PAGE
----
For the buyer, avail­ing home loan, the dis­tinc­tion be­tween pri­mary and sec­ondary is of para­mount im­por­tance in terms of the fi­nan­cial bur­den it en­tails. While choos­ing be­tween the sec­ondary and the pri­mary mar­ket, a buyer should know that in the sec­ondary mar­ket (ready-to-move-in prop­erty) he does not need to pay the EMI (equated monthly in­stal­ment) and the monthly rental at the same time. He can shift to the newly bought house and save on pay­ing the monthly rent.

“In the pri­mary mar­ket, this is sel­dom the case, ex­cept when he opts for a project where sub-sub- ven­tion schemes are avail­able. There are few prop­er­ties in the pri­mary mar­ket that are readyto-move-in. Pri­mary mar­ket mainly has prop­er­ties un­der con­struc­tion or freshly launched projects where the con­struc­tion is yet to start. The buyer opt­ing for the pri­mary over the sec­ondary mar­ket has to bear the twin bur­dens of monthly rental and the EMI. This be­comes dif­fi­cult with de­vel­op­ers not stick­ing to de­liv­ery dead­lines,” says Hi­man­shu Vohra, 36, an IT pro­fes­sional and a prospec­tive buyer.

In the last cou­ple of years, de­vel­op­ers have tried to min­imise this dis­ad­van­tage of the pri­mary mar­ket by of­fer­ing sub­ven­tion schemes, where in, the buyer is not re­quired to pay EMI till the pos­ses­sion of the prop­erty is given. Sev­eral de­vel­op­ers are of­fer­ing this scheme in one form or an­other.

Con­trolled price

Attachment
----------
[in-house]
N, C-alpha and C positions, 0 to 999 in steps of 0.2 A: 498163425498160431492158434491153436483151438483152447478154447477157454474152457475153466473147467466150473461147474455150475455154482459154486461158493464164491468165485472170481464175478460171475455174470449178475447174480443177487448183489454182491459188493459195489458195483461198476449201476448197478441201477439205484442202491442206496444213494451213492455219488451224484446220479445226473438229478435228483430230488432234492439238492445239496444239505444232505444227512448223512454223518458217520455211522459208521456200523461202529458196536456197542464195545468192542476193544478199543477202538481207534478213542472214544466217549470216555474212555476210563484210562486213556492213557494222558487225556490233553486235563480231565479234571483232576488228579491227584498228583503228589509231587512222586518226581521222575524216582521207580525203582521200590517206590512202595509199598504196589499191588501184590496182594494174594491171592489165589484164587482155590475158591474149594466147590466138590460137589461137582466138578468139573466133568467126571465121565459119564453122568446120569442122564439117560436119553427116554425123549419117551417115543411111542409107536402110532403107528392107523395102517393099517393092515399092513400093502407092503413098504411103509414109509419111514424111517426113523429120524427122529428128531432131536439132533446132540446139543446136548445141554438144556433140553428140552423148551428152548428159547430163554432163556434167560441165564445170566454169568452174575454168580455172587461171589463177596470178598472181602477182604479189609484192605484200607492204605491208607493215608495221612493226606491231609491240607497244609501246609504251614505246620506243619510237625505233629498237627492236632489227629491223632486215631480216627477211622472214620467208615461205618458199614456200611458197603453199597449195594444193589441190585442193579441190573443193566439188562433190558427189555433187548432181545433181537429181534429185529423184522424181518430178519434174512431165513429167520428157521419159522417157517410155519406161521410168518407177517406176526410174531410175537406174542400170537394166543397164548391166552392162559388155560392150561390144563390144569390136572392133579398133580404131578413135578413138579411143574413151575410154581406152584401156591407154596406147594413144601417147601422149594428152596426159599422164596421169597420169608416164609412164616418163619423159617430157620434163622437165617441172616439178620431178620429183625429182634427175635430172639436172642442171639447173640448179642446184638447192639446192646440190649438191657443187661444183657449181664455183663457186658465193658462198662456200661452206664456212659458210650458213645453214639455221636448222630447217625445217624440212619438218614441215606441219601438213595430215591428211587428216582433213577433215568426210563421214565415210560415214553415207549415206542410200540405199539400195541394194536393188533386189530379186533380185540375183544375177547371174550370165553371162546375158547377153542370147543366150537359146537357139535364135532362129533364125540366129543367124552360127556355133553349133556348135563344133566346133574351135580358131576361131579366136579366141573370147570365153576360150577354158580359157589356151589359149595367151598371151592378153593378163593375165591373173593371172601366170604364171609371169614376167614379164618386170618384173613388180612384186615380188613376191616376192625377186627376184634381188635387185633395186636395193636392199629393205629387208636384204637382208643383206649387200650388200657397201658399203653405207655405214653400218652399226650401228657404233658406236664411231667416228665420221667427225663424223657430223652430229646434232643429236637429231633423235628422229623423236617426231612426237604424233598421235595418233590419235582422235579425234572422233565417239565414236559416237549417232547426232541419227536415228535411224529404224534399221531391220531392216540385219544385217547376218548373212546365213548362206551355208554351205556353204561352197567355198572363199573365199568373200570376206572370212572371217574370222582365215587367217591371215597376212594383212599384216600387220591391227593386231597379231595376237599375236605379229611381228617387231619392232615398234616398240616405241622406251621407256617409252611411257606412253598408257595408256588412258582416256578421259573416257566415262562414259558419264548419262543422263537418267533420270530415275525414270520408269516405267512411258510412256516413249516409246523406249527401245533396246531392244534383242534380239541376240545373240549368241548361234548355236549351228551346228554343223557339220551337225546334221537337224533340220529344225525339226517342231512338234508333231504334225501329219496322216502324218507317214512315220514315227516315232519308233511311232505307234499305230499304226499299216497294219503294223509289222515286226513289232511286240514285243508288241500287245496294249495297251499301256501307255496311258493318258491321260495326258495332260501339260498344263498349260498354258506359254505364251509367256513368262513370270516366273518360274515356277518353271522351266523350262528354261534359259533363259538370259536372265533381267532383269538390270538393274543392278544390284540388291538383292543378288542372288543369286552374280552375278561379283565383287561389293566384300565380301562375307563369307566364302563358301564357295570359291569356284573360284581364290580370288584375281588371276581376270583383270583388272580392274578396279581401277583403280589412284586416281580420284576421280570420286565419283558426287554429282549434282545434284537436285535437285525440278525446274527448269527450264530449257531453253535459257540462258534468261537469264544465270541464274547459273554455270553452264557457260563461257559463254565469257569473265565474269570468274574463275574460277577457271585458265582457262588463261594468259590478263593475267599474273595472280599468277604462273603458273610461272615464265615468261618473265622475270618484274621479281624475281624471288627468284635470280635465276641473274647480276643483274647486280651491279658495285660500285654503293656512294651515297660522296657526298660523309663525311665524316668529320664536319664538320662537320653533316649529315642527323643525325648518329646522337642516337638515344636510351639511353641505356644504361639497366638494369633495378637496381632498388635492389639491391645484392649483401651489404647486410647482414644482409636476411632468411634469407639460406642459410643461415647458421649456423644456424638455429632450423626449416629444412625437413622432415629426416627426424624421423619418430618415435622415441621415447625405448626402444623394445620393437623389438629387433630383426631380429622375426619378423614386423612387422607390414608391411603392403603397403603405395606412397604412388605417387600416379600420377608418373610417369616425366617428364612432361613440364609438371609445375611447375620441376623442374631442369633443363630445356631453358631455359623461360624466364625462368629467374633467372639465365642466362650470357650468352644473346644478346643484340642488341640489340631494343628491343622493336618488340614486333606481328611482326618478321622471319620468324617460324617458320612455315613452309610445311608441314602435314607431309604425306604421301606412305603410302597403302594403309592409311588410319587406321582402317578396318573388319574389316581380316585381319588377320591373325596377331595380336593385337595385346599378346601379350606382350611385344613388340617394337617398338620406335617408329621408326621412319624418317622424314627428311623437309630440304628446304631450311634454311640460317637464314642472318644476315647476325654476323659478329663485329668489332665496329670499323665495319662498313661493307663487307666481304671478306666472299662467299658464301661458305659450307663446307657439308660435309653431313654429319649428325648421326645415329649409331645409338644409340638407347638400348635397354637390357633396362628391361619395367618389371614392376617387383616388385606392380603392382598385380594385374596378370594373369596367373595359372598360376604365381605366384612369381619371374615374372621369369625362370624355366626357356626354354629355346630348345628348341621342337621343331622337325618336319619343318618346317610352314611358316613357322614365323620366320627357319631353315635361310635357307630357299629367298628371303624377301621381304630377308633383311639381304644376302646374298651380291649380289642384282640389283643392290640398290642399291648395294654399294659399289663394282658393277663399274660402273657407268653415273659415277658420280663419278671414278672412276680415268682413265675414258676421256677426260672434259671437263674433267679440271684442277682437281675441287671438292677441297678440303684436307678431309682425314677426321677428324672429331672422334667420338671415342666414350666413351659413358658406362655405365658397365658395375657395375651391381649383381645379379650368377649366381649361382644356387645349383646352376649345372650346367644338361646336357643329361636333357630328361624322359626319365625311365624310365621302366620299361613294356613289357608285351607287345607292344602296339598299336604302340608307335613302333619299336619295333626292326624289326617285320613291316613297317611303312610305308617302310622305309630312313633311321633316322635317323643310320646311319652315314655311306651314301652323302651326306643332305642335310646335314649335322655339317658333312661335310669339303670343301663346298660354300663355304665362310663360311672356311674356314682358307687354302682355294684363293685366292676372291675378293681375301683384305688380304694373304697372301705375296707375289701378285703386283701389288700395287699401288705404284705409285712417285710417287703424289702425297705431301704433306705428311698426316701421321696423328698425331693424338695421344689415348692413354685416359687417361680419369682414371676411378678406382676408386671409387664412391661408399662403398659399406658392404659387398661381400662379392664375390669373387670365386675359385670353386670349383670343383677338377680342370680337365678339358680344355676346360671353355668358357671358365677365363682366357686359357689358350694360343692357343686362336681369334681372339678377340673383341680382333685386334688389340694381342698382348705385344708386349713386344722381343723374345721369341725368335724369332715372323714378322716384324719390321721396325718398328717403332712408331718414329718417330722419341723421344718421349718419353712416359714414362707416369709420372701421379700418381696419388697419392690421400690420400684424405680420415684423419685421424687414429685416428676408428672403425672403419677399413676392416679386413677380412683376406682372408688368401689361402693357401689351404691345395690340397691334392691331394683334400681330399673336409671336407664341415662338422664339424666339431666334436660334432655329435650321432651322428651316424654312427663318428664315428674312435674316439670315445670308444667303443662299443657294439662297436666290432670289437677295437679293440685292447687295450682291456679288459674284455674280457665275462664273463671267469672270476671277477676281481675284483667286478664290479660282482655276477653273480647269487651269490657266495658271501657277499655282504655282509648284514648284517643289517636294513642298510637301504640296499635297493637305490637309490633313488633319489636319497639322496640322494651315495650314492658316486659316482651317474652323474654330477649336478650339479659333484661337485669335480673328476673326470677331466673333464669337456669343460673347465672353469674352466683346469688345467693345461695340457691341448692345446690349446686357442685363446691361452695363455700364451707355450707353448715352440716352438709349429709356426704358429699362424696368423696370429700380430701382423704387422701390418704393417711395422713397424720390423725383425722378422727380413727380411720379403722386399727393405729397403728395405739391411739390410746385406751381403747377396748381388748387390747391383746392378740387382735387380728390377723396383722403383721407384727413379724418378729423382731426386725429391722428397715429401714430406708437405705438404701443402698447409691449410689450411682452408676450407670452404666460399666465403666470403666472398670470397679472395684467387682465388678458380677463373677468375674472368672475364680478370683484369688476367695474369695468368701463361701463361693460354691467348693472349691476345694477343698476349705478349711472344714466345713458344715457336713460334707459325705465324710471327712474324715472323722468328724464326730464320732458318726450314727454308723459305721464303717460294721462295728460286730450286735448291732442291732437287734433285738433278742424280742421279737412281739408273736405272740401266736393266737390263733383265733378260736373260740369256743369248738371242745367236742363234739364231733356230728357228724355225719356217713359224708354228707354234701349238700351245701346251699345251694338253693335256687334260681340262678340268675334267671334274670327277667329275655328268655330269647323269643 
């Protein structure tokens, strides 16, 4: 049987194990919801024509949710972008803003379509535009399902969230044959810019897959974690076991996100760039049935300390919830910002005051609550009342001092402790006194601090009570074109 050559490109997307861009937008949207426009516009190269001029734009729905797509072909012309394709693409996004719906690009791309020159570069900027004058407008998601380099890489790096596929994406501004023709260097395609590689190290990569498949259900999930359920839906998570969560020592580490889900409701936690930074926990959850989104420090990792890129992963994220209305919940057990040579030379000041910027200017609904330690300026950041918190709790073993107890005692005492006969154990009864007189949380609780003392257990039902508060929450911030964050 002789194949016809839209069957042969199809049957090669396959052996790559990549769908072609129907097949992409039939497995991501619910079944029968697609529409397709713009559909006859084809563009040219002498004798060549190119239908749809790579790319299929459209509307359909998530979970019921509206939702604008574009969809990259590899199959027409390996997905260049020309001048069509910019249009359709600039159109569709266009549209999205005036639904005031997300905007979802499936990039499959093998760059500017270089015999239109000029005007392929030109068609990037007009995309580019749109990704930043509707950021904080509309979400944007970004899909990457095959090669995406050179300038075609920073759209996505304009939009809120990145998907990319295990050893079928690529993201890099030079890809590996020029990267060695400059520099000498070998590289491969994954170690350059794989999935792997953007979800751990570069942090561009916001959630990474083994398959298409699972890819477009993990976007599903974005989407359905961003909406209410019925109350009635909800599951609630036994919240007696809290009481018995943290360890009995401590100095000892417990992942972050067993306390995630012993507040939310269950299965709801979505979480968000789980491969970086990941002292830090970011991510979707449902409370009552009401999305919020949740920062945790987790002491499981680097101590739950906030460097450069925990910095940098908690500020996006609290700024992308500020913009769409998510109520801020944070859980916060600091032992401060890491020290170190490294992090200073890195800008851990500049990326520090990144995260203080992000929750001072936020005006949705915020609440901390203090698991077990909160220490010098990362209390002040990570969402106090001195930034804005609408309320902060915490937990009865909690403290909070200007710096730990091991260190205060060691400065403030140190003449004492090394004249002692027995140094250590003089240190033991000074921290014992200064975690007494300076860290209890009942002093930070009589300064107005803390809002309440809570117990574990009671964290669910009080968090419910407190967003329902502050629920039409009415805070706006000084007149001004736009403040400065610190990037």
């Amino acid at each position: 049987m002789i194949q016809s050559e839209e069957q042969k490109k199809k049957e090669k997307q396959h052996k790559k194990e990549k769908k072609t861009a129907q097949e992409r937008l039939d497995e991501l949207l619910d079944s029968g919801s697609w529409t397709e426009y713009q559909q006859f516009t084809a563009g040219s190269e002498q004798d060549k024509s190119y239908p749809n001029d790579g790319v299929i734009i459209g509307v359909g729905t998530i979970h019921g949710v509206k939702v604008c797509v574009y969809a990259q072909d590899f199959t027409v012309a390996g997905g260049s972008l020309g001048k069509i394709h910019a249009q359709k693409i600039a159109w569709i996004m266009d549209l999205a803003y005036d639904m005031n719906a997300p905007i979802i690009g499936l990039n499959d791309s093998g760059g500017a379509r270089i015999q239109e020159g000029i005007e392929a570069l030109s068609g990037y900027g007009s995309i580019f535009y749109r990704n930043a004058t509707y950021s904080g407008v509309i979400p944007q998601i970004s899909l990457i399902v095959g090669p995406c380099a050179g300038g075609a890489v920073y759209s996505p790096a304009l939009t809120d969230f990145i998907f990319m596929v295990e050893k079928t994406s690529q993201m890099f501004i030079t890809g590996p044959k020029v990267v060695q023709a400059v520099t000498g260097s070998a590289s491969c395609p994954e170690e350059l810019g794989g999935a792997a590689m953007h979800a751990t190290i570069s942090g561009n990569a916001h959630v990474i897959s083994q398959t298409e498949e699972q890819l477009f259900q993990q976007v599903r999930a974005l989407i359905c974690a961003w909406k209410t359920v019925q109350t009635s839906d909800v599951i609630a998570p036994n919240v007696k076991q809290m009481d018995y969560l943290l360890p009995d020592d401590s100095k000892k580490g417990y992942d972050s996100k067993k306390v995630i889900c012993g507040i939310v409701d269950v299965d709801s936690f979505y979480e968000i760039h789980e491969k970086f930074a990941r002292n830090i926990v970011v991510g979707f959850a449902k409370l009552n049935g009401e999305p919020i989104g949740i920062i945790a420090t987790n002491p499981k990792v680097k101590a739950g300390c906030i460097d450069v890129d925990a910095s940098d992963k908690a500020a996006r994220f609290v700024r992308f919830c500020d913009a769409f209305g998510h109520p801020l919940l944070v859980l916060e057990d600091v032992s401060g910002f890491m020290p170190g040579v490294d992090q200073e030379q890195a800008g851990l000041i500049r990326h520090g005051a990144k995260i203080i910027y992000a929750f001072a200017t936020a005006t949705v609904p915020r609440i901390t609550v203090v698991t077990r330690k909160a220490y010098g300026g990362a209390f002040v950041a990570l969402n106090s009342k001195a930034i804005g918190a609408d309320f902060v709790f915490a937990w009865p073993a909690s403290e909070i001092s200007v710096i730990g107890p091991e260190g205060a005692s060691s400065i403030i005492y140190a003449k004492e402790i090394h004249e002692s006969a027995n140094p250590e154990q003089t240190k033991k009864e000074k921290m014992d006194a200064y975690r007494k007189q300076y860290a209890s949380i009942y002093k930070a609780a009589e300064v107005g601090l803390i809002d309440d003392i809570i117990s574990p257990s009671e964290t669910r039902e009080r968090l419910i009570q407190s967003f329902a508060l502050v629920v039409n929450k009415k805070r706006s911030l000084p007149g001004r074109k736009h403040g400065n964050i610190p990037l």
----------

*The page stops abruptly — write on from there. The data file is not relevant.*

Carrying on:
Home prices in the sec­ondary mar­ket are less im­mune to mar­ket dy­nam­ics than the pri­mary mar­ket. In the pri­mary mar­ket, the de­vel­oper acts as shield against the mar­ket forces that im­pact prices, par­tic­u­larly dur­ing a slow­down when the price de­creases in the sec­ondary mar­ket. The price dif­fer­ence be­tween two mar­kets for sim­i­lar prop­er­ties can be as high as 20% to 25%. It is less in the sec­ondary mar­ket than the pri­mary mar-mar­ket. “The de­vel­oper has lim­ited lever­age in the sec­ondary mar­ket but in the pri­mary mar­ket he de­cides at what price he sells. Sev­eral fac­tors like po­si­tion­ing his prop­erty as high in­vest­ment re­turn prospect for in­vestors, make de­vel­oper price a prop­erty or project higher than sec­ondary mar­ket price lev­els. Nat­u­rally, most buy­ers in such cases opt for the sec­ondary mar­ket,” says Singla. De­vel­op­ers make an ef­fort to even out the ef­fec­tive price dif­fer­ence be­tween the two mar­kets to at­tract both the en­duser and the in­vestor. While the de­clared price for a prop­erty in the pri­mary mar­ket is higher than the sec­ondary mar­ket, by of­fer­ing dis­counts, free­bies and in­cen­tives, the ef­fec­tive price be­tween two mar­kets is min­imised.

Per­sonal pref­er­ence

Like for any other prod­uct, in the hous­ing mar­ket also, the at­trac­tion of a new prod­uct over a used one al­ways re­mains. If a buyer has the pri­or­ity of buy­ing a new house rather than an older one, then his mar­ket search for it can be tai­lored around this fac­tor only. “Un­like other prod­ucts like FMCG (fast mov­ing con­sumer goods), in the hous­ing mar­ket, this pref­er­ence for the new over the old is lim­ited. A house is not only a prod­uct to be used for some time only but it is also an in­vest­ment as­set,” says Goel.